Corporatisation of healthcare: Weighing the pros and cons
The healthcare industry in the past has majorly been under the control of the government, however, in the recent past a number of private companies have marched in to become medical service providers. This has led to a trail of changes and modification in the Indian healthcare sector – commercialisation being the current trend.
Commercialisation is a subjective term and every organisation has a different approach and way of practising it. The responsibility to provide supreme healthcare services majorly falls on the shoulders of the government, the responsiveness of the governments towards providing basic, general healthcare facilities leads to public satisfaction. Over the years, the private sector has come forward and contributed in healthcare in a major way and has brought about several changes in the medical industry. Today, healthcare has become an acquired service, and for a few it has become inaccessible due to the high cost. Commercialisation has come in with a bang with its advantages and disadvantages, and is definitely here to stay.
“It is not possible for the government to fulfill all the requirements of the healthcare sector in India due to its huge population. Due to this a huge demand-supply gap in healthcare was emerging and to bridge the same a number of private players entered this sector. This is a socially relevant sector and involvement of more people in terms of investing is a welcome change. For the private players, healthcare has become a form of business and as they are investing capital it is right for them to expect a reasonable return from this business. In the urge to create profits, commercialisation has taken place, which has impacted the industry in many ways,” believes Ratan Jalan, Founder & Principal Consultant, Medium Healthcare Consulting, Bengaluru.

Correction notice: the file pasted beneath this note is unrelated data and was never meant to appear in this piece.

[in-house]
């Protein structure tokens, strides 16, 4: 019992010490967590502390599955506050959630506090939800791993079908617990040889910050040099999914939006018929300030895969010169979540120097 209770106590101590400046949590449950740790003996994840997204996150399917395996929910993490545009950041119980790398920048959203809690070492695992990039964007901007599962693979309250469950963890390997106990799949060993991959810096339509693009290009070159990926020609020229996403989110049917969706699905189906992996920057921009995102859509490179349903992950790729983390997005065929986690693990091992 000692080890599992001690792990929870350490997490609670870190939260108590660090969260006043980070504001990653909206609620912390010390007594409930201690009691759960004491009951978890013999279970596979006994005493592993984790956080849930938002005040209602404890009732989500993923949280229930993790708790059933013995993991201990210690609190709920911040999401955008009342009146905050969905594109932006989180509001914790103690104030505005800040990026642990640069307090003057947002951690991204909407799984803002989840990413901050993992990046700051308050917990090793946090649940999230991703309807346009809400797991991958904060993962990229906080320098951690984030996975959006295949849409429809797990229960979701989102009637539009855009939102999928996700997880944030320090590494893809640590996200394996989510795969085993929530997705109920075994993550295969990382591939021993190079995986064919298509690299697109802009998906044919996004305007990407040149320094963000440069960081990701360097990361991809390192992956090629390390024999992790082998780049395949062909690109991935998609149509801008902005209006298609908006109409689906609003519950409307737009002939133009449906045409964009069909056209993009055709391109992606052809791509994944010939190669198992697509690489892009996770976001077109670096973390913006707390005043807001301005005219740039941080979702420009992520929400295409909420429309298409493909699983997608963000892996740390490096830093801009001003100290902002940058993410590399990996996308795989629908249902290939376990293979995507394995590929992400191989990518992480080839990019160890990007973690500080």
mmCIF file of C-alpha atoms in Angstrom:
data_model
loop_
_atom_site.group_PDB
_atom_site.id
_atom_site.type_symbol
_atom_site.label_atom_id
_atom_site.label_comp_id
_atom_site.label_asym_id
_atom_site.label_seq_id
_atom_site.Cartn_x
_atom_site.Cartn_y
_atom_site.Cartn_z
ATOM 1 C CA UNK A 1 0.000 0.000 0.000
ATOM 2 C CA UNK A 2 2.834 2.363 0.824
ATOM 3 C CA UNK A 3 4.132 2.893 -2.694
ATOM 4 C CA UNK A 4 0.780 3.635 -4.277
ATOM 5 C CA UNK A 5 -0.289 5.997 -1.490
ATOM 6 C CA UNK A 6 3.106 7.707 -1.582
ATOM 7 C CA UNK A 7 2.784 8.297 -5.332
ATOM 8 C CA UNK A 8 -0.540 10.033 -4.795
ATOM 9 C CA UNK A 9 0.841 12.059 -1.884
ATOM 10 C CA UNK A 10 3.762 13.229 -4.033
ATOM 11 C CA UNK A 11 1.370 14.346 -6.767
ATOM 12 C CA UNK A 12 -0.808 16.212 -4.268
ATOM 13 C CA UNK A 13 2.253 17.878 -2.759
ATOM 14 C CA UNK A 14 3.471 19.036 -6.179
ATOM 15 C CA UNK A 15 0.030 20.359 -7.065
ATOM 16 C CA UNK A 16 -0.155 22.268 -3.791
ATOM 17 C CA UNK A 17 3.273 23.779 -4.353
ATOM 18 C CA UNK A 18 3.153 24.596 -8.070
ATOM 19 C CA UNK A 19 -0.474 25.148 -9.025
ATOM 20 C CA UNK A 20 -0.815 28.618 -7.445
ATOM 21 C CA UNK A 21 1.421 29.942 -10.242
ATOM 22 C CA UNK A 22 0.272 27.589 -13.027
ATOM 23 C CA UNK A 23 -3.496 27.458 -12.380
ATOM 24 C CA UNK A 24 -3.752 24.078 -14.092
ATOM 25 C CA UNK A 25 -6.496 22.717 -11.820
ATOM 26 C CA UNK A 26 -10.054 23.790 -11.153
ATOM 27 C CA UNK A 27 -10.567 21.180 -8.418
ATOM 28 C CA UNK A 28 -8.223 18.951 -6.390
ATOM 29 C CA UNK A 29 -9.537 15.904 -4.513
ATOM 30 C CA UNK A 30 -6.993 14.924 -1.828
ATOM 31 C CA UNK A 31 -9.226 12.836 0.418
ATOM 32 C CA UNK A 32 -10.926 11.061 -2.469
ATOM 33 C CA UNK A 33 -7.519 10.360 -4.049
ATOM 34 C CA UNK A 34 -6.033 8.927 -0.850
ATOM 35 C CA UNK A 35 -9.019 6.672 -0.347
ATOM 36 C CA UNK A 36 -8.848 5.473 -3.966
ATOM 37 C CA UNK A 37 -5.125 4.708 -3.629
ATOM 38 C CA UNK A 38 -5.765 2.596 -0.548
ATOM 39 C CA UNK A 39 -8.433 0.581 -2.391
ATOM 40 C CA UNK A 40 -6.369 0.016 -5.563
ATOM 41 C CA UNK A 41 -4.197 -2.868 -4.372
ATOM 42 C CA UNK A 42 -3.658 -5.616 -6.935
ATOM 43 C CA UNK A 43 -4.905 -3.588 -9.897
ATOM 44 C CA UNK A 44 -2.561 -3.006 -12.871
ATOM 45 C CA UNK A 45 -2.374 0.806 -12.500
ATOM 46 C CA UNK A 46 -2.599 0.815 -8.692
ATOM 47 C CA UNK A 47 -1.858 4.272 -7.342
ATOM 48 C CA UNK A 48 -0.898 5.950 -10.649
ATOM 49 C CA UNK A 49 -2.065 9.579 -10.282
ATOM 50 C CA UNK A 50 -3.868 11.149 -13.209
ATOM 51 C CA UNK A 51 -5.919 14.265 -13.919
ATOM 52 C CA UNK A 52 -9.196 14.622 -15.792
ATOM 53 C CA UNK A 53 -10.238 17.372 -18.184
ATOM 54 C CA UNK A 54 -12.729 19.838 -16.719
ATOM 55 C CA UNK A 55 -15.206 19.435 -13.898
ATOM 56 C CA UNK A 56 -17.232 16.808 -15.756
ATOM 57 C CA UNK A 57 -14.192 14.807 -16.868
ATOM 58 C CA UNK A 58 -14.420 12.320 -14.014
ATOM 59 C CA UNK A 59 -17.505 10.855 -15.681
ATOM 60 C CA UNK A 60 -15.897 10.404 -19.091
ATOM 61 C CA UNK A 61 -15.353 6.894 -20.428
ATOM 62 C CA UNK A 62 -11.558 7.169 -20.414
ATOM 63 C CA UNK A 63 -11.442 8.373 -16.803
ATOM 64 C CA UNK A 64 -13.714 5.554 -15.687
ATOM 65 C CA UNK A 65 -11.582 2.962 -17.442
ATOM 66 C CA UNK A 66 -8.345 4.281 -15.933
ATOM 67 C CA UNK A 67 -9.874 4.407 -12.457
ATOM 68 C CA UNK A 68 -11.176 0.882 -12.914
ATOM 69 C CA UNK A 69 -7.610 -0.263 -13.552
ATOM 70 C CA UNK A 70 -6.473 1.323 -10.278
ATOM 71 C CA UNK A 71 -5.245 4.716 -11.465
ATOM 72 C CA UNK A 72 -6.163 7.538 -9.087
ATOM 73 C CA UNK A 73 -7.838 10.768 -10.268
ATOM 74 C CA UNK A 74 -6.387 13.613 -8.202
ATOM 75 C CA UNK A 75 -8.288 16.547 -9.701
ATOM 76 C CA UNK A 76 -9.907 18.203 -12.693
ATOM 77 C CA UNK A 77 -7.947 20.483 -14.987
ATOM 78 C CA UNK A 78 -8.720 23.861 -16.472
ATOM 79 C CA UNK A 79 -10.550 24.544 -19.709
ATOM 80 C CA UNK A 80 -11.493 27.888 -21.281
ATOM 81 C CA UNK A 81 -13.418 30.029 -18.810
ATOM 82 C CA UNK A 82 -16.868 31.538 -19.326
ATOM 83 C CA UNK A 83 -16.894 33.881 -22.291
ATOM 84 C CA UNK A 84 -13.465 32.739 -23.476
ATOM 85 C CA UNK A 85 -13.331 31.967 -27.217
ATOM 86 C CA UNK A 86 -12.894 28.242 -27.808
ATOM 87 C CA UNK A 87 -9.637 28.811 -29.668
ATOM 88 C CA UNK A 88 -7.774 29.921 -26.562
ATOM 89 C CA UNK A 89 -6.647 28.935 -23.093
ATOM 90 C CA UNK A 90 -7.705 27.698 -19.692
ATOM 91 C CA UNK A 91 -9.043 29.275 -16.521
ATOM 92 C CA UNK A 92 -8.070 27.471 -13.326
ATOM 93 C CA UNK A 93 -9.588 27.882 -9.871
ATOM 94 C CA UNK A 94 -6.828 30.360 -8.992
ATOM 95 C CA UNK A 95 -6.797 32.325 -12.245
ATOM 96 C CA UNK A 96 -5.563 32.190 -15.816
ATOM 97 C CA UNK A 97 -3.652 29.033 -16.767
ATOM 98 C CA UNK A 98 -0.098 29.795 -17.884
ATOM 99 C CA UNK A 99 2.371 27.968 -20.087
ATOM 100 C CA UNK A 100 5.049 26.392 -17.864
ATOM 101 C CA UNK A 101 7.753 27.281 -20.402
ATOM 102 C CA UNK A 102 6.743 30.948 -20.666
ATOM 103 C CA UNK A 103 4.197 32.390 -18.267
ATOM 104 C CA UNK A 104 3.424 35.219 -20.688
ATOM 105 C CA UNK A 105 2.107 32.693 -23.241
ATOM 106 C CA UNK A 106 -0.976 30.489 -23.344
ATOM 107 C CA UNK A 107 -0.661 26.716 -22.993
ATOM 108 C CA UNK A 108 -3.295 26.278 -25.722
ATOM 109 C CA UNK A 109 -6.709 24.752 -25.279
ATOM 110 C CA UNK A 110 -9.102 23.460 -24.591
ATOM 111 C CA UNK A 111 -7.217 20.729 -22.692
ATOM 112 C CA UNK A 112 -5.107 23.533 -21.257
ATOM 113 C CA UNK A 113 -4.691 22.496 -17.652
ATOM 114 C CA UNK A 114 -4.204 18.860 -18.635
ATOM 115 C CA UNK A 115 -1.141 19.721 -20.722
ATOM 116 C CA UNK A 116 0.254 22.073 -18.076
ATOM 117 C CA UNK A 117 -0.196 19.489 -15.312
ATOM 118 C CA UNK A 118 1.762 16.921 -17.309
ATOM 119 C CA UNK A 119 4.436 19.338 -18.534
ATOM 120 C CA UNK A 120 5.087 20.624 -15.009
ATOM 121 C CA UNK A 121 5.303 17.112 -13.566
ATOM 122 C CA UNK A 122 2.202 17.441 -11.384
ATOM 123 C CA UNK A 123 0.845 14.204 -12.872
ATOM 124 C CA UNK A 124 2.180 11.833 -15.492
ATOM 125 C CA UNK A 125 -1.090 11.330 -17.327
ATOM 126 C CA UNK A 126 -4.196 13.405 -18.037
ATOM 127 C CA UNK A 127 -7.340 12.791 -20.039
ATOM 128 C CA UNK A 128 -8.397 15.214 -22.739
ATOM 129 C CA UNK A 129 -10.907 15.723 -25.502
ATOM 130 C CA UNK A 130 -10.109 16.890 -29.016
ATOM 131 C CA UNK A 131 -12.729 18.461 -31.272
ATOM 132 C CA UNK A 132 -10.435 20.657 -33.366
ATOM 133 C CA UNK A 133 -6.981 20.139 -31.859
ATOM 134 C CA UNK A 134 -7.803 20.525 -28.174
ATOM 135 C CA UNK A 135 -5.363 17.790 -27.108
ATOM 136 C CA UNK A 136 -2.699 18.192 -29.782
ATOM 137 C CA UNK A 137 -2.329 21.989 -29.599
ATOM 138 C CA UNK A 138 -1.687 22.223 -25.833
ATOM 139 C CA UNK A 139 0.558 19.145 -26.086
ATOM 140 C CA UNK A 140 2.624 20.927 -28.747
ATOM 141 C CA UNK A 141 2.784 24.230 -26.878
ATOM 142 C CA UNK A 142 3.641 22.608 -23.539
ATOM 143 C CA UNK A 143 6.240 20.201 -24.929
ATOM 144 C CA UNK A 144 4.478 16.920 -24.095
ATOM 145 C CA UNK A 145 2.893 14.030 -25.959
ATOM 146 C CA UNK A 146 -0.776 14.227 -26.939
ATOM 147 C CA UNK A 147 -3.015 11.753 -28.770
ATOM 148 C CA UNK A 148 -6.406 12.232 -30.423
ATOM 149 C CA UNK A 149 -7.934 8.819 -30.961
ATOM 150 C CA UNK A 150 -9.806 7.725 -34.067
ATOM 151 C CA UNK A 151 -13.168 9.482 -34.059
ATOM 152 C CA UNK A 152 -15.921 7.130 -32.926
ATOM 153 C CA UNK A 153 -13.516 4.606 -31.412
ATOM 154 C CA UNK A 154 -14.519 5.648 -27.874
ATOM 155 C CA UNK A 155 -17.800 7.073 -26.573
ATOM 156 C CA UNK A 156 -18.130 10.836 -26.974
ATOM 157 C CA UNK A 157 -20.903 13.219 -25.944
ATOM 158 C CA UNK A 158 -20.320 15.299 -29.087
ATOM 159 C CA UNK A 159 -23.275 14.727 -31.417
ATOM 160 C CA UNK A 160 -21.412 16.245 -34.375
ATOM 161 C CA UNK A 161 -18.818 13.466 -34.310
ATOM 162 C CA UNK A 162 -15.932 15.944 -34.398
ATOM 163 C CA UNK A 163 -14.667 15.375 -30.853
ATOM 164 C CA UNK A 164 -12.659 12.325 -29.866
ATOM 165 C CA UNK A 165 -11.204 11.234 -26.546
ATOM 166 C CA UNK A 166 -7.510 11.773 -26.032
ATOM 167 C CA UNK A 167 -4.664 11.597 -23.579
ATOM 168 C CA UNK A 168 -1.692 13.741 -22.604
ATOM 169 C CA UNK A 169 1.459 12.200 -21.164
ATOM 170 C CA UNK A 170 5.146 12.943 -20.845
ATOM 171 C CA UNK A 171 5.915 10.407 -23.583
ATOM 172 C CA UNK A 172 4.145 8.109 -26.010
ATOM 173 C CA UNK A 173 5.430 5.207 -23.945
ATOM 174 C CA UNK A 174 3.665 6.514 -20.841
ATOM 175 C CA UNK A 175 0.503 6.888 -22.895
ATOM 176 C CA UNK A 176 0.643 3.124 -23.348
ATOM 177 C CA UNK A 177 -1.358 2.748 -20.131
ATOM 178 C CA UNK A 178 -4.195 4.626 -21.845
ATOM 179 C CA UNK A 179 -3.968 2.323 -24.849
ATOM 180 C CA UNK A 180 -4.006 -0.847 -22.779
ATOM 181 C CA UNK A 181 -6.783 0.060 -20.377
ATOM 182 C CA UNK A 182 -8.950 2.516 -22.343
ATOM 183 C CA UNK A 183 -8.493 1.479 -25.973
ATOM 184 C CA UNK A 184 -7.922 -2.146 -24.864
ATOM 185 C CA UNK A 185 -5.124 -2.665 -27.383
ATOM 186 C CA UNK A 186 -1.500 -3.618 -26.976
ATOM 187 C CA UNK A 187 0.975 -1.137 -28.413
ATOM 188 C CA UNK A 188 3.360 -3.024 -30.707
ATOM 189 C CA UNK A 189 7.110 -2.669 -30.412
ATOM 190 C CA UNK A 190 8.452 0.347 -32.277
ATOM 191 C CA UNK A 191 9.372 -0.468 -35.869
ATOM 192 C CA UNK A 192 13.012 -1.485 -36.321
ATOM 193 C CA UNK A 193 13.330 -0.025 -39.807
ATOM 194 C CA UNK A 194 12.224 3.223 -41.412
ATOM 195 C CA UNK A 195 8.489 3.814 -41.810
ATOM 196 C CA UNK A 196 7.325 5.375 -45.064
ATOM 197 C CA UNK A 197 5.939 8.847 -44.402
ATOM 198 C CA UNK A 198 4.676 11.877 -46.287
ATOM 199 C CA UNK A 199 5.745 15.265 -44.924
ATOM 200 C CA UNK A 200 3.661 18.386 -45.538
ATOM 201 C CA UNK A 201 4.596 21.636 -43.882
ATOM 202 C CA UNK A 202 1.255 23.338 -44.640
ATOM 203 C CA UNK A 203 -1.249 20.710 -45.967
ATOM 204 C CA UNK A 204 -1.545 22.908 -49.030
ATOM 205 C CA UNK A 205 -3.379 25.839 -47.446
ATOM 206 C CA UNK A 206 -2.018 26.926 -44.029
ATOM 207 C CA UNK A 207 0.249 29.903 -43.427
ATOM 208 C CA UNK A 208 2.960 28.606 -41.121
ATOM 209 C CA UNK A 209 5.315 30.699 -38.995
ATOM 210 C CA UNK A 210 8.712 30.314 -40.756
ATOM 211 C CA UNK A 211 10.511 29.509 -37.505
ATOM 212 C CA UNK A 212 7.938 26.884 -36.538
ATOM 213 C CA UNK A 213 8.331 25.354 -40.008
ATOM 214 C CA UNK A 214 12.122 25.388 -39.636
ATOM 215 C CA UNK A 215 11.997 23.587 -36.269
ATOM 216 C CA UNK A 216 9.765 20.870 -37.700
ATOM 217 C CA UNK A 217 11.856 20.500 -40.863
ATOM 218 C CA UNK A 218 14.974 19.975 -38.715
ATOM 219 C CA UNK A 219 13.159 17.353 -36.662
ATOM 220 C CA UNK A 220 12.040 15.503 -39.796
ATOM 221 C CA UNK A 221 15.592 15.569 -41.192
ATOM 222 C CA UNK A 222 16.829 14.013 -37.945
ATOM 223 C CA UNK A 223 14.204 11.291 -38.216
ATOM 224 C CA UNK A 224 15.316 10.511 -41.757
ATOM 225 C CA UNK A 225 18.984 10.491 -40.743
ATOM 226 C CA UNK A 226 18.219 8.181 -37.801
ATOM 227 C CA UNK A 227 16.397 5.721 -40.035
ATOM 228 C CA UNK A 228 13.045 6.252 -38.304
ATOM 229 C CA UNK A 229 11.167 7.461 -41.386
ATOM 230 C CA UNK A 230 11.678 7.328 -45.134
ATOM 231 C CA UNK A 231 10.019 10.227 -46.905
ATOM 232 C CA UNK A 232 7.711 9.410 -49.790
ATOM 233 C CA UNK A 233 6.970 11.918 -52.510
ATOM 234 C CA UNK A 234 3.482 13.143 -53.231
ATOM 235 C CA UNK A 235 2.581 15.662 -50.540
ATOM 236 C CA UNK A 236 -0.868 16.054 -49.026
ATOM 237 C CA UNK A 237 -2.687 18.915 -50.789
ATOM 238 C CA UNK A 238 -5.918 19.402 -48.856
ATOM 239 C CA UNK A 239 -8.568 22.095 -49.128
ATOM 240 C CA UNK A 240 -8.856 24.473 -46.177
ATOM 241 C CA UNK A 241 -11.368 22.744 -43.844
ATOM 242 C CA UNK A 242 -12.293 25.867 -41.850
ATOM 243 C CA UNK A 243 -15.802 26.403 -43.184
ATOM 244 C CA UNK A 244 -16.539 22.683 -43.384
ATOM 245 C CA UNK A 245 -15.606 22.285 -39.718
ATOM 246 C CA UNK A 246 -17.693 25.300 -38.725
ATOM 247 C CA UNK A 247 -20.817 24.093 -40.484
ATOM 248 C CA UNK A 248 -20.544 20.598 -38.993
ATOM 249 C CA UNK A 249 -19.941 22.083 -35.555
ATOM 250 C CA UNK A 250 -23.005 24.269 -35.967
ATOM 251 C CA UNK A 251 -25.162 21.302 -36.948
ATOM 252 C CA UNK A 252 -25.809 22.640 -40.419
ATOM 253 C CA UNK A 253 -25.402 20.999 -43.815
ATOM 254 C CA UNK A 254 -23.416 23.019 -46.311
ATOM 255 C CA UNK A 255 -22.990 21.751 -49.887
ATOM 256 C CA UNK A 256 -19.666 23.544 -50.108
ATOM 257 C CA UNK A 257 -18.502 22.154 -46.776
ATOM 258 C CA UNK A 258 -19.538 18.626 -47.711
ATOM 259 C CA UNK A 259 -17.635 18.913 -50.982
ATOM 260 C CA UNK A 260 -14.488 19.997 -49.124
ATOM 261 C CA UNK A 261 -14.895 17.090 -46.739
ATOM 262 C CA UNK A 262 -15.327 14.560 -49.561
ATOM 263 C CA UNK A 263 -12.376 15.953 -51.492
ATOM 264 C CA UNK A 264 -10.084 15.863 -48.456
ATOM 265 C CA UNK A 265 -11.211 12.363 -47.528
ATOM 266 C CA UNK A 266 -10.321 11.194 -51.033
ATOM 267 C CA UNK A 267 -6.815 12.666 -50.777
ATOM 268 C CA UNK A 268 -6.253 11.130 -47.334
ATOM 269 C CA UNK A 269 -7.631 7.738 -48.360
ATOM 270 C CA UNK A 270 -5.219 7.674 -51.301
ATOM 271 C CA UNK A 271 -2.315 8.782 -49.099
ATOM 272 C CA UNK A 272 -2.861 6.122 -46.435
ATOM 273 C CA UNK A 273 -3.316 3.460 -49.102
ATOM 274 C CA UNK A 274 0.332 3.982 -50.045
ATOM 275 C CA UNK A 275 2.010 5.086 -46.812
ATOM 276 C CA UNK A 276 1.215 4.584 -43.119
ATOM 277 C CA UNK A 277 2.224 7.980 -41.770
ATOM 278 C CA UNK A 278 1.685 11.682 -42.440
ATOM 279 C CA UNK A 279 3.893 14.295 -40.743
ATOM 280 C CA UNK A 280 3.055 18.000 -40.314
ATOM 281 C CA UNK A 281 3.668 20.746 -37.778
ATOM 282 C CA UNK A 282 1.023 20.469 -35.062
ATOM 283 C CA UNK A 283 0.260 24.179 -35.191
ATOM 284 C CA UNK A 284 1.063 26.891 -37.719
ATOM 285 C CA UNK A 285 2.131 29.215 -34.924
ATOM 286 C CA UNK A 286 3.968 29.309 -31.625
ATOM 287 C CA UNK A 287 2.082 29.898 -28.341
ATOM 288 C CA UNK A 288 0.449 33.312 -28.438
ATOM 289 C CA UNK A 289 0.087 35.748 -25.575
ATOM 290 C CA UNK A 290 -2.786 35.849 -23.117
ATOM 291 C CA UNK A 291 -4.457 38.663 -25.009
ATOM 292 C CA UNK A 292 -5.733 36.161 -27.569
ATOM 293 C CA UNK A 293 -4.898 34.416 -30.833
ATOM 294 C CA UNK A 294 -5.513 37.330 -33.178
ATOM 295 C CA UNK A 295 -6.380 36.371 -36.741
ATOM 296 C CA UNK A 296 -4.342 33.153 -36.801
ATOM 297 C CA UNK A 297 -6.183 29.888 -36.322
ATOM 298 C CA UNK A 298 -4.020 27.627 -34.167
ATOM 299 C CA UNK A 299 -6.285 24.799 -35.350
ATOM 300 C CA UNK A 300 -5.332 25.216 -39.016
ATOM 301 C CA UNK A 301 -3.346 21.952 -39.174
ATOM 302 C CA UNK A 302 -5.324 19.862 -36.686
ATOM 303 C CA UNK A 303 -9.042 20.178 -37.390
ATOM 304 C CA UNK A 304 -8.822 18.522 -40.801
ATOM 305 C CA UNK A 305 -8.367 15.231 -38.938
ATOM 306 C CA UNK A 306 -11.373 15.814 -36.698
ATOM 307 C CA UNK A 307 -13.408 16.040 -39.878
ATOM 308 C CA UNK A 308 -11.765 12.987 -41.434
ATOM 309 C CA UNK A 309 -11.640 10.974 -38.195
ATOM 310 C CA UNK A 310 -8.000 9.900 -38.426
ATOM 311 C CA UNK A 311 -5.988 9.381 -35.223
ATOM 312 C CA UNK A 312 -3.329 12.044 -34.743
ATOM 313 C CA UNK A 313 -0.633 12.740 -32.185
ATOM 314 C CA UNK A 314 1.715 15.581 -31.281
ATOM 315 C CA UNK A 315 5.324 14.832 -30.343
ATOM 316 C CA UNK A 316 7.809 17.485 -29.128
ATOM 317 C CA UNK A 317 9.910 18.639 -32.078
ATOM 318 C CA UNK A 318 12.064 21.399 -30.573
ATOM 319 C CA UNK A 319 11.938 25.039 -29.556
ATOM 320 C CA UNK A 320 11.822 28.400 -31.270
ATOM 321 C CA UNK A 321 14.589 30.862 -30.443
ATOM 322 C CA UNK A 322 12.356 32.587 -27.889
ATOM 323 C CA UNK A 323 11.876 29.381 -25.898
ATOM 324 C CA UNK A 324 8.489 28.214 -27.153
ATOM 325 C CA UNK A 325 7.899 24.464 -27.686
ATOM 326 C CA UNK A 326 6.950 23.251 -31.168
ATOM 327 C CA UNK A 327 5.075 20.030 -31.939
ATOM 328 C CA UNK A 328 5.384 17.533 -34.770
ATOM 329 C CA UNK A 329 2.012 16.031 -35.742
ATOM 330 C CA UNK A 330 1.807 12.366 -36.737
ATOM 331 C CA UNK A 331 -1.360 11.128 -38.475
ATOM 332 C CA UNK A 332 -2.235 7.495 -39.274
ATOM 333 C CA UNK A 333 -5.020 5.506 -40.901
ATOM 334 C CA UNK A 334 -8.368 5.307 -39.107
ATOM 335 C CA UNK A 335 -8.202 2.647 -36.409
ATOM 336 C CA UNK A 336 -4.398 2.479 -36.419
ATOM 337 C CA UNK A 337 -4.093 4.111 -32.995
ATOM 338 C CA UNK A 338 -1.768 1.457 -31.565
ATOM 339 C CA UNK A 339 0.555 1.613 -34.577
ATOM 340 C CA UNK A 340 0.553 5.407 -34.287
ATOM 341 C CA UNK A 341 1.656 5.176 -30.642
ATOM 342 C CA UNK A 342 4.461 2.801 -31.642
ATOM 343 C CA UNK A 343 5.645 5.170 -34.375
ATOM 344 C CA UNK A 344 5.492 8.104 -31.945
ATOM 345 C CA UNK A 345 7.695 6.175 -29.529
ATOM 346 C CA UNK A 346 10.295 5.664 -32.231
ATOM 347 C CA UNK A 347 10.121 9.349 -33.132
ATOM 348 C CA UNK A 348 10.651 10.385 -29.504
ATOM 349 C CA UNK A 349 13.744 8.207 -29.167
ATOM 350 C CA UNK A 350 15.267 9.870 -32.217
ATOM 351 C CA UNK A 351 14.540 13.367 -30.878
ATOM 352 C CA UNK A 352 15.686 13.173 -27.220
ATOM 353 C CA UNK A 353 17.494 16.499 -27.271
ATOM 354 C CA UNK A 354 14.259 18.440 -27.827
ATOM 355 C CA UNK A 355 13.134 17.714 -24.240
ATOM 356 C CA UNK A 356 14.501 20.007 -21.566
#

Great alterations have taken place in the healthcare sector after commercialisation has taken over. The biggest advantage is that today a number of hospitals are present not just in the cities but have also entered the rural parts of India and are striving to provide quality medical services. This change has taken place due to the rise in competition. Healthcare industry is a very sensitive area and is a byproduct of what we do. It is the service that comes in first and therefore the extent to which it is taken up by the citizenry is more important. Commercialisation brings continual improvement of service quality and makes it popular with the citizenry. It helps increase healthy competition and be better than the best and break benchmarks and improve on the services provided and is also helping hospitals and other service providers come together and provide better and affordable services to primary as well as secondary sectors,” says Dr Debarshish Sharma, Head Medical Servies, Fortis – Anandpur.